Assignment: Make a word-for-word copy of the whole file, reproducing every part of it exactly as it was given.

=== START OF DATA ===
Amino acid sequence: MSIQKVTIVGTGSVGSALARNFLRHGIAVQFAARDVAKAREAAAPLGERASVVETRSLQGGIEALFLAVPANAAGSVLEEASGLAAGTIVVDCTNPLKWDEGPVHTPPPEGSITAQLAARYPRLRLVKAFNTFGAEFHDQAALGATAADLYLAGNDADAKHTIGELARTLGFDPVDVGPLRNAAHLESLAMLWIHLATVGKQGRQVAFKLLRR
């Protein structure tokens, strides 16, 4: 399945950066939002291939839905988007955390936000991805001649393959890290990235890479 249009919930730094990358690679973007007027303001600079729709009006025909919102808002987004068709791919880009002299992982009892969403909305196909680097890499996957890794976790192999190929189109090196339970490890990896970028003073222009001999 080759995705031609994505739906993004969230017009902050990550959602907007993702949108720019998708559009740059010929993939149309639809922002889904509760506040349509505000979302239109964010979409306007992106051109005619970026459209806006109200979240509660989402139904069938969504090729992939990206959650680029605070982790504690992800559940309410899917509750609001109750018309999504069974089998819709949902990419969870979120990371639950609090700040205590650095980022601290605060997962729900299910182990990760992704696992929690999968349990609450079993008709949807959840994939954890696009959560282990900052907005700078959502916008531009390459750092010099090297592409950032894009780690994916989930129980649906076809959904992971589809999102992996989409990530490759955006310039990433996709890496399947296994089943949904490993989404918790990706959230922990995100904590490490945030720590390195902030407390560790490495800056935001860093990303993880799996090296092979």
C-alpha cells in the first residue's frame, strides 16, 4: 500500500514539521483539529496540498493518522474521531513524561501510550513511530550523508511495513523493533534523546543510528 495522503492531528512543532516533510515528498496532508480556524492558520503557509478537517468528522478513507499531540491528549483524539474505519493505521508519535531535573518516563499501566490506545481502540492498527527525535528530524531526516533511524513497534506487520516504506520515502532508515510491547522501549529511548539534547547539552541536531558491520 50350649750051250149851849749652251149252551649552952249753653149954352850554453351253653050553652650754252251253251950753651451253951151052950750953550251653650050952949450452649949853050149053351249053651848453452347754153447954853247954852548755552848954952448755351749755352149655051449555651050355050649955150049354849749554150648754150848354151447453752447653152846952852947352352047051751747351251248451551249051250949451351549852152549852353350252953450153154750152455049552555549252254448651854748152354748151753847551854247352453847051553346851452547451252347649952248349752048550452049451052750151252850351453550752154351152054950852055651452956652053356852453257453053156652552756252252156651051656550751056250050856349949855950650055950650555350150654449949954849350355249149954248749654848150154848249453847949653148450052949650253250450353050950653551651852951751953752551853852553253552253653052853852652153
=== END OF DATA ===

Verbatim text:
Amino acid sequence: MSIQKVTIVGTGSVGSALARNFLRHGIAVQFAARDVAKAREAAAPLGERASVVETRSLQGGIEALFLAVPANAAGSVLEEASGLAAGTIVVDCTNPLKWDEGPVHTPPPEGSITAQLAARYPRLRLVKAFNTFGAEFHDQAALGATAADLYLAGNDADAKHTIGELARTLGFDPVDVGPLRNAAHLESLAMLWIHLATVGKQGRQVAFKLLRR
């Protein structure tokens, strides 16, 4: 399945950066939002291939839905988007955390936000991805001649393959890290990235890479 249009919930730094990358690679973007007027303001600079729709009006025909919102808002987004068709791919880009002299992982009892969403909305196909680097890499996957890794976790192999190929189109090196339970490890990896970028003073222009001999 080759995705031609994505739906993004969230017009902050990550959602907007993702949108720019998708559009740059010929993939149309639809922002889904509760506040349509505000979302239109964010979409306007992106051109005619970026459209806006109200979240509660989402139904069938969504090729992939990206959650680029605070982790504690992800559940309410899917509750609001109750018309999504069974089998819709949902990419969870979120990371639950609090700040205590650095980022601290605060997962729900299910182990990760992704696992929690999968349990609450079993008709949807959840994939954890696009959560282990900052907005700078959502916008531009390459750092010099090297592409950032894009780690994916989930129980649906076809959904992971589809999102992996989409990530490759955006310039990433996709890496399947296994089943949904490993989404918790990706959230922990995100904590490490945030720590390195902030407390560790490495800056935001860093990303993880799996090296092979």
C-alpha cells in the first residue's frame, strides 16, 4: 500500500514539521483539529496540498493518522474521531513524561501510550513511530550523508511495513523493533534523546543510528 495522503492531528512543532516533510515528498496532508480556524492558520503557509478537517468528522478513507499531540491528549483524539474505519493505521508519535531535573518516563499501566490506545481502540492498527527525535528530524531526516533511524513497534506487520516504506520515502532508515510491547522501549529511548539534547547539552541536531558491520 50350649750051250149851849749652251149252551649552952249753653149954352850554453351253653050553652650754252251253251950753651451253951151052950750953550251653650050952949450452649949853050149053351249053651848453452347754153447954853247954852548755552848954952448755351749755352149655051449555651050355050649955150049354849749554150648754150848354151447453752447653152846952852947352352047051751747351251248451551249051250949451351549852152549852353350252953450153154750152455049552555549252254448651854748152354748151753847551854247352453847051553346851452547451252347649952248349752048550452049451052750151252850351453550752154351152054950852055651452956652053356852453257453053156652552756252252156651051656550751056250050856349949855950650055950650555350150654449949954849350355249149954248749654848150154848249453847949653148450052949650253250450353050950653551651852951751953752551853852553253552253653052853852652153